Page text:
Nils Frahm


The recent history of music is one of digitisation and miniaturisation. The source of sound is becoming further obscured and separated from the listener as samples of virtualised versions of instruments become the modern day composer’s tool of choice, and the sheer scope of possibilities at disposal via effects and post-production gets equally daunting and unwieldy. Before, we would hear a copy of a copy. Now the gap is widening, and we’re listening to a copy, of a copy, of a copy. Ironically, the very concept of ‘liveness’ (and subsequent ticket sales) is perhaps what’s predominantly fuelling the current industry. The argument is one that "experience=legitimacy", and while the well-worn concept of the rock & pop ‘live album’ is now near-taboo (and almost exclusively used just to make money out of old rope), committing to tape live is still commonplace in the often improvisational fringes of music – coincidentally the home of Germany’s brightest young pianist, Nils Frahm.

Part-diary and part-documentary, Spaces captures the native Berliner’s formidable power and maturation as a solo live performer over the last year or so, while allowing the listener to trace the continually surprising trajectory of his music which, against all odds, continues to eschew its monochromatic potential in favour of colourful invention and a persistently appealing blend of multifaceted composition and improvisation. It opens with his most atypical piece – a 94-second twist on Jamie Saft’s "pianists-eye view" of dub called An Aborted Beginning – the effect of which, though somewhat comical coming from Frahm, is to open up our ears to this new setting for the pianist. Like sonar mapping a cave, the echoes of a sampled beat and reverberations of a keyboard in whichever of the dozens of spaces filled by Frahm in the last two years put right anybody expecting Frahm’s introverted intimacy and whet the whistle for his most varied – and brilliant – album yet.

Eclecticism is discernible via a glance at solo catalogue to date, but the recompiled concert on Spaces flaunts it all at once, the set comprising both old and new songs. Drawing from the signature solo piano pieces of The Bells & Wintermusik, to the almost confrontational intimacy of Felt and Screws, and even the veiled synthesizer ambience of Juno, it suggests perhaps that one can only adopt so many different personas on stage before your true self is revealed. While its aim (as implicit in the title) was perhaps to capture something of the recording locations, Spaces ultimately leaves the listener with what feels like an impression of the man himself, and perhaps his own inner Spaces.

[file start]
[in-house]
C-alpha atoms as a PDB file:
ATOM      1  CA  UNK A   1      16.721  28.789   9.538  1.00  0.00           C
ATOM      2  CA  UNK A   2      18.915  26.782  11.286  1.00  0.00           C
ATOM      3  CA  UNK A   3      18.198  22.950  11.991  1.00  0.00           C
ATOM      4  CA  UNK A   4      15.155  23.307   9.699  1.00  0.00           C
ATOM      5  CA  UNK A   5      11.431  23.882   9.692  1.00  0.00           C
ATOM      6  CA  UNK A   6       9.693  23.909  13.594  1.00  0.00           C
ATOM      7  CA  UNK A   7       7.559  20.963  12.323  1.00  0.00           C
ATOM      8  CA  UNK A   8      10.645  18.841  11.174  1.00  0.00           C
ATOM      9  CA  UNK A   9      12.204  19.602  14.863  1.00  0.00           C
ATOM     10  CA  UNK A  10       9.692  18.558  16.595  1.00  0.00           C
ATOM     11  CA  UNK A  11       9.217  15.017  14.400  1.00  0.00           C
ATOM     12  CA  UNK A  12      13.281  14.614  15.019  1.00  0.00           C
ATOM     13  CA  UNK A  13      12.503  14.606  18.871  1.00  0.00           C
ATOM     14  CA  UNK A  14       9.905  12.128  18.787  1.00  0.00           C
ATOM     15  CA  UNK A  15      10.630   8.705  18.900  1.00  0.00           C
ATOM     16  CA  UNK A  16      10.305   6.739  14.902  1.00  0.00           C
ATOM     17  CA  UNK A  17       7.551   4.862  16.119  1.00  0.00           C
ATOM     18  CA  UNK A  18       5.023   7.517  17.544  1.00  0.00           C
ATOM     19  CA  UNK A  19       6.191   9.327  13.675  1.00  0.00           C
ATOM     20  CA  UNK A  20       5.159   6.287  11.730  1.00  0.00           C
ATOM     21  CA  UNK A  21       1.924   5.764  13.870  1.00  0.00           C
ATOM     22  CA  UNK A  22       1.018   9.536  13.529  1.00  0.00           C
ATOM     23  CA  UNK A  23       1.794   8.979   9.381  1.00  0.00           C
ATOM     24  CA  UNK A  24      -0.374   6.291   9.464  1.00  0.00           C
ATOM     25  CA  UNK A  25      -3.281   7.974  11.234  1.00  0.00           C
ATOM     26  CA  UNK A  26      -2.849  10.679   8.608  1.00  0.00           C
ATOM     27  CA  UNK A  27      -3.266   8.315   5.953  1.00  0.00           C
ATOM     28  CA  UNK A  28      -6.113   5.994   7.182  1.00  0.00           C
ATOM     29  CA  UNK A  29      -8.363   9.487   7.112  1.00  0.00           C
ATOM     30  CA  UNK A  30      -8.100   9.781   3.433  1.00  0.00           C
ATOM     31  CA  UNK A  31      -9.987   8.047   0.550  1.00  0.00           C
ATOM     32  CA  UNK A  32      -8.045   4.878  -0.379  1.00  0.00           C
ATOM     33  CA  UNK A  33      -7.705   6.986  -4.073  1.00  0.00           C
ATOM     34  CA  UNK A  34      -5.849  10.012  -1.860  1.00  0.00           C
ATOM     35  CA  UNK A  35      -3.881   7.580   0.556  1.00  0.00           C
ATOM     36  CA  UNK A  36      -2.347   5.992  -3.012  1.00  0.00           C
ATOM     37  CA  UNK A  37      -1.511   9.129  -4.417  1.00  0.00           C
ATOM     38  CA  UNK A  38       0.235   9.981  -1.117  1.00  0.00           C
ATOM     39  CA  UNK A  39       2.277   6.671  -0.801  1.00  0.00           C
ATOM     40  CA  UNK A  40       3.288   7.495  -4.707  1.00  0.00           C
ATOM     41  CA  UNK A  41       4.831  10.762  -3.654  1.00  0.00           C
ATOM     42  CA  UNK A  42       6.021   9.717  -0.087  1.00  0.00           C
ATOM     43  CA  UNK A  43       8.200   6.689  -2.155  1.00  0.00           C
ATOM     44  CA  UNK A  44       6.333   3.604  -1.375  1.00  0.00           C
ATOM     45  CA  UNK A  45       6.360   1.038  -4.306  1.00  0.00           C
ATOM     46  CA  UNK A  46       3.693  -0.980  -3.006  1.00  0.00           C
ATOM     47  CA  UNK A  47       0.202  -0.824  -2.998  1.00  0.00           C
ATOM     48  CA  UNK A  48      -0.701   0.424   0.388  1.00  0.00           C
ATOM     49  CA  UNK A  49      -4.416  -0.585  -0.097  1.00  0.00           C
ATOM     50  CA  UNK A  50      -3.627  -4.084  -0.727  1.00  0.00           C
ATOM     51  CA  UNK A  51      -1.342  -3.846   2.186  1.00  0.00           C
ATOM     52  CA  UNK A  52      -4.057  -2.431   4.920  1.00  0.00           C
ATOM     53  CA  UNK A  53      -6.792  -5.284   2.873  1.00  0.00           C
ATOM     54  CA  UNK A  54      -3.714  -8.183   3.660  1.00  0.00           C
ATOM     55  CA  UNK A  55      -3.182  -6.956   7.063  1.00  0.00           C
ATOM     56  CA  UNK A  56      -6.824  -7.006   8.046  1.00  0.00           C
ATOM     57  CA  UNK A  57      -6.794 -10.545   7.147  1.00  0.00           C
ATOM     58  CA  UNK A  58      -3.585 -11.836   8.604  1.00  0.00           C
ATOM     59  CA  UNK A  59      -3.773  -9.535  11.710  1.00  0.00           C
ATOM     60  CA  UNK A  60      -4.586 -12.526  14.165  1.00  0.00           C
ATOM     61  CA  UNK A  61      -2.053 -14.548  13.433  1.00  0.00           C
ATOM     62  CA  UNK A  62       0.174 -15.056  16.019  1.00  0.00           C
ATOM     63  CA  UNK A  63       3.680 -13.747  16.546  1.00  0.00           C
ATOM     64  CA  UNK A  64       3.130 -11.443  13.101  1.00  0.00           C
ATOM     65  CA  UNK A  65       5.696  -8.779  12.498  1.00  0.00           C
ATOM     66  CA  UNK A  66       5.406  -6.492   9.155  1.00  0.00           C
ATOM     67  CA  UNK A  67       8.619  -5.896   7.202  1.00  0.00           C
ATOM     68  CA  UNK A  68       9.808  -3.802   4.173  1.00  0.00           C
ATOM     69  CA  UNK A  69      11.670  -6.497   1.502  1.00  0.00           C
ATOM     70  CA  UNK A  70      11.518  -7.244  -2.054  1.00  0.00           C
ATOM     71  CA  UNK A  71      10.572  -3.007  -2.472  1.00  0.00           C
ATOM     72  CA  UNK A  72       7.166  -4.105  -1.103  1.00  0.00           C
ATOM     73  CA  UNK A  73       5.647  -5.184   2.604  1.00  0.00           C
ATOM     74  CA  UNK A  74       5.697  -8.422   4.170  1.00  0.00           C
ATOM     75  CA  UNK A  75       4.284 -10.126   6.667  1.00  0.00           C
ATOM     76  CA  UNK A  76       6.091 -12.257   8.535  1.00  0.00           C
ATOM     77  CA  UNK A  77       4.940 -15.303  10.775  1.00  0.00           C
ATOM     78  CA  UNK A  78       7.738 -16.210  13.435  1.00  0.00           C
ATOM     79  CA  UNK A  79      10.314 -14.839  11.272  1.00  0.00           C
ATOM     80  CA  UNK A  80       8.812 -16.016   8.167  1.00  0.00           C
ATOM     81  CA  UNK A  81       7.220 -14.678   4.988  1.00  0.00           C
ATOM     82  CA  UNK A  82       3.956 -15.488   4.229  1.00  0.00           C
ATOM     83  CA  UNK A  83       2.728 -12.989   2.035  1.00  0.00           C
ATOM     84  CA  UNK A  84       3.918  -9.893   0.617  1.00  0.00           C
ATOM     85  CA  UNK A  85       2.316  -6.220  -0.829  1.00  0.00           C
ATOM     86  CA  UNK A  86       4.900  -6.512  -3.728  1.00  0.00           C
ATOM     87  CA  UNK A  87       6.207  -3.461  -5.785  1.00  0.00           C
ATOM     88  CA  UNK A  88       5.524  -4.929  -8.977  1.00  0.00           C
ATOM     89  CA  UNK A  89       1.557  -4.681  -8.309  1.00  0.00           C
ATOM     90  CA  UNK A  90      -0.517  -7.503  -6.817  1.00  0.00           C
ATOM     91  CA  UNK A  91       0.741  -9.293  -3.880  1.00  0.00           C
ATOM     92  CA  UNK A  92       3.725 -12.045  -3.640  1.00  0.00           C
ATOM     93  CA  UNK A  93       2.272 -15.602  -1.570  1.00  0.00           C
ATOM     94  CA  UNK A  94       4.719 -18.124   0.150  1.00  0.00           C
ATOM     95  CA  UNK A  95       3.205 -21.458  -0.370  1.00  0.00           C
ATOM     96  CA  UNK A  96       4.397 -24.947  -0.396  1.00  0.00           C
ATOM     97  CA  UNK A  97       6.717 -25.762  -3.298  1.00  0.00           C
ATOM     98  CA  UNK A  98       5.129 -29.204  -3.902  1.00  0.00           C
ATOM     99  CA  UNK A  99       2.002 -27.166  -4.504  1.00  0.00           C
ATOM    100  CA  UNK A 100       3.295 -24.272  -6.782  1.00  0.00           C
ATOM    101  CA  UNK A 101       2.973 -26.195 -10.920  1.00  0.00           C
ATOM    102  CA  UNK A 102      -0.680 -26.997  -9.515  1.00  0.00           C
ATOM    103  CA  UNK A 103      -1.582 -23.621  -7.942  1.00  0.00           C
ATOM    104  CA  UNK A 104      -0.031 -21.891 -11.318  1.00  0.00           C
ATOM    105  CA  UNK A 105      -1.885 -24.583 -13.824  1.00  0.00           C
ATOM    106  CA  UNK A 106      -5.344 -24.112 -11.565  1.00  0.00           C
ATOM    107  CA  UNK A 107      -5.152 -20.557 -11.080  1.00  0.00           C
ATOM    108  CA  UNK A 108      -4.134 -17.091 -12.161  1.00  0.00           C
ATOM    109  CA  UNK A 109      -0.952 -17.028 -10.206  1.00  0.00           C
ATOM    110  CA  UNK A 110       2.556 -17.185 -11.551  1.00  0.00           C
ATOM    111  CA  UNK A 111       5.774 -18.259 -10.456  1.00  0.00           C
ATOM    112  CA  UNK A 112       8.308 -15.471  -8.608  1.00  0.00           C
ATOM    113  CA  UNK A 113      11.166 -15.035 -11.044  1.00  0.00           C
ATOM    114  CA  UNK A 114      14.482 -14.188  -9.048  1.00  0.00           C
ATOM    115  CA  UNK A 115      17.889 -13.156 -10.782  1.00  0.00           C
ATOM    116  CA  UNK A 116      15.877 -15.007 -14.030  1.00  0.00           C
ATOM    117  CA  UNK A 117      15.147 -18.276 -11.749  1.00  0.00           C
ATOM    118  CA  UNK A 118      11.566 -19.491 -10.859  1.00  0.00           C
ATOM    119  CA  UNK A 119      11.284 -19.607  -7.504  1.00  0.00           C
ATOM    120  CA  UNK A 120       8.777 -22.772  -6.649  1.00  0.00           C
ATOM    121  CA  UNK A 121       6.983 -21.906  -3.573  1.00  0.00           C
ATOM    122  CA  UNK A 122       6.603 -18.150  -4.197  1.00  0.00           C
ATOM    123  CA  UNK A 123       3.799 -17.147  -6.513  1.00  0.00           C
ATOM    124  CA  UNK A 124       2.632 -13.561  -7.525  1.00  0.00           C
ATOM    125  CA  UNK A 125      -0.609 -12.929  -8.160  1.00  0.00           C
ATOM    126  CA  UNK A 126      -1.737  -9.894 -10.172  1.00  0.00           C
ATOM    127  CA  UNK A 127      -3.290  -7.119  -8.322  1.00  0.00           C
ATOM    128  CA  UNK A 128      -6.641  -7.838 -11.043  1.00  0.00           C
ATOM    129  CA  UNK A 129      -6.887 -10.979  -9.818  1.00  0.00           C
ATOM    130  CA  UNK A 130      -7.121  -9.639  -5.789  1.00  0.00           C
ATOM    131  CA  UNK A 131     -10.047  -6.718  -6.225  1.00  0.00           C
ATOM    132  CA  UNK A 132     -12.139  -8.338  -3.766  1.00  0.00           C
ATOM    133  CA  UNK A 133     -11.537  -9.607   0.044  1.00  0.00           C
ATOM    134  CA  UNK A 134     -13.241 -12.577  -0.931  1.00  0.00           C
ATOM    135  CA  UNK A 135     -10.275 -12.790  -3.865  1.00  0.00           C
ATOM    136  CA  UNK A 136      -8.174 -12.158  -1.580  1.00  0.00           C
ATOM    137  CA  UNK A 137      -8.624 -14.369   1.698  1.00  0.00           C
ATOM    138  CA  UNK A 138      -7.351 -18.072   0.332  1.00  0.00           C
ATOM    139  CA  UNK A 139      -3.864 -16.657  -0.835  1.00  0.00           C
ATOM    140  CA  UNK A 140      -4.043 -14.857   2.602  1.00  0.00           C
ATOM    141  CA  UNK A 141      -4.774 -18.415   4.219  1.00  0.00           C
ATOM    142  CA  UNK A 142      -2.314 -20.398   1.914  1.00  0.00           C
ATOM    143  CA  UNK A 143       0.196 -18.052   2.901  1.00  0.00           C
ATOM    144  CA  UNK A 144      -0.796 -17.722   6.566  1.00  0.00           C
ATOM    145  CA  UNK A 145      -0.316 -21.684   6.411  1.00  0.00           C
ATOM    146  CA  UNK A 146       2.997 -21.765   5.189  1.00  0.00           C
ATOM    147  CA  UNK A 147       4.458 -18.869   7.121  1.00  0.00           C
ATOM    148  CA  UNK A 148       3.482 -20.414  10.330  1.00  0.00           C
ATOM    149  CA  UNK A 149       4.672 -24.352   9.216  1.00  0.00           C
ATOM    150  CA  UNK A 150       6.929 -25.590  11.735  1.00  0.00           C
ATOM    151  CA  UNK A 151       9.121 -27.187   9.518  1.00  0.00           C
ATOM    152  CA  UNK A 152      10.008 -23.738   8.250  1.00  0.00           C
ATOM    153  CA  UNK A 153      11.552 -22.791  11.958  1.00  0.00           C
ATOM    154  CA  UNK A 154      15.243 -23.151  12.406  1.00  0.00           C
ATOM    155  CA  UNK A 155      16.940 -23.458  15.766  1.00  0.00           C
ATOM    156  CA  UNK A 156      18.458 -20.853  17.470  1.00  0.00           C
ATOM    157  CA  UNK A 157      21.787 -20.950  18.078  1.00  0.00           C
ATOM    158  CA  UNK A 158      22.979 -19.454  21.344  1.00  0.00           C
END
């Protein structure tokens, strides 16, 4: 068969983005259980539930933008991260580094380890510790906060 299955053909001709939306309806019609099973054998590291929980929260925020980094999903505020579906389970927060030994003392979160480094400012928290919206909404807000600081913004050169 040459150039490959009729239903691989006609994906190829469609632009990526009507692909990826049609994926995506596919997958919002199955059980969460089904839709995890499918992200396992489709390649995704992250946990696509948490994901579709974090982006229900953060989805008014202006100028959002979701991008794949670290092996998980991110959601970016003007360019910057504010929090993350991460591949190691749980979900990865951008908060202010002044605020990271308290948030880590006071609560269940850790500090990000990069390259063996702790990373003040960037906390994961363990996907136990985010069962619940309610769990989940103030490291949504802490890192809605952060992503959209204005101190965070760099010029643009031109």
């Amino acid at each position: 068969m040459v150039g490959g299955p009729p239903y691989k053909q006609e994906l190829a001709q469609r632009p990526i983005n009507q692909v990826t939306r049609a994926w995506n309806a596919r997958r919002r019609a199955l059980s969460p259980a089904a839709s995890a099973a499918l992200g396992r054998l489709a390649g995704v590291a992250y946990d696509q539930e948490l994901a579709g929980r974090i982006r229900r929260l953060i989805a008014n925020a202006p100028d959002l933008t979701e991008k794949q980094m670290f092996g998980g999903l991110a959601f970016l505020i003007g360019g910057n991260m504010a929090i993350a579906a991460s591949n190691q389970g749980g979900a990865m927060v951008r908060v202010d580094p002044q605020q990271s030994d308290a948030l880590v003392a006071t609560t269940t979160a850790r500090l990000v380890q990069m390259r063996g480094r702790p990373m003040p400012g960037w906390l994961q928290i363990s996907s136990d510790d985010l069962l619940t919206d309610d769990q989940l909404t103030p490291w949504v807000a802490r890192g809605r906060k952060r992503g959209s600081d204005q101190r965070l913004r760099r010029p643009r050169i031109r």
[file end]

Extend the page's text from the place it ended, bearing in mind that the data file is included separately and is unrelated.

It’s revealing to hear the way in which the album’s longer-serving pieces have developed since their studio incarnations were first released. ‘Said And Done’ has now almost tripled in length, extrapolating the romance of the original into an almost Reichian ten-minute tour de force. Conversely, the two misty synthesized tracks off Juno are abbreviated to about half their total size, with Frahm choosing to turn their basic and slowly unfurling themes from cassette tape mysteries into stadium-sized overtures. Elsewhere, the Felt pieces are presented relatively closely to their original versions with the help of a prepared upright piano and some precarious use of delay. However, Felt was never going to translate so simply, and ultimately the songs have changed from often charming and sometimes hypnotic recordings into what occasionally feels like something of a miracle of a concert, the entire titular space and its audience willing Frahm on with every single movement across the ivory. ‘More’ (the closing track from Felt) comes at the end of a 17-minute medley on Spaces, and unlike its studio forebear chooses not to drift off into oblivion, but rather to push to its logical limit and a breakneck conclusion amidst a climactic sea of echoing staccato piano notes. The brand new piece, ‘Hammers’ makes similar use of the stage to show off Frahm’s considerable chops via a high speed set of face-melting virtuoso arpeggios, while the spontaneous ‘Improvisation For Coughs And A Cell Phone’ sees Frahm sounding at his most Keith Jarrett-esque, albeit with enough humour to even allow gaps in the piece for the audience to fill with surreptitious coughs and murmurs (and at one point an unwelcome a ring tone).

This is no bland run through of pre-existing material, but neither is it a presentation of fresh new pieces. In my recent interview with Nils, he described how the second track, ‘Says’ was meant to be "a step back … what can you do with one delay and an old synthesiser, no computers." The same sort of revisionist exploration permeates the entire album. What’s more, ‘Says’ is possibly the album’s best track, taking the simplistic means once used by fellow Berliners such as Edgar Froese and Klaus Schulze, and – now freed from the Berlin School’s restless need to explore – crafting an effortlessly simplistic piece, with a nonetheless heart-wrenching conclusion.

Restless reinvention is to be admired, but reconsideration and striving for personal perfection is to be prized. While Frahm’s previous penchant for the former has given him a brilliant and varied book of songs from which to draw, it’s his intense performance and passionate adoption of the latter which makes Spaces a work of gentle genius, and one of the year’s best albums.

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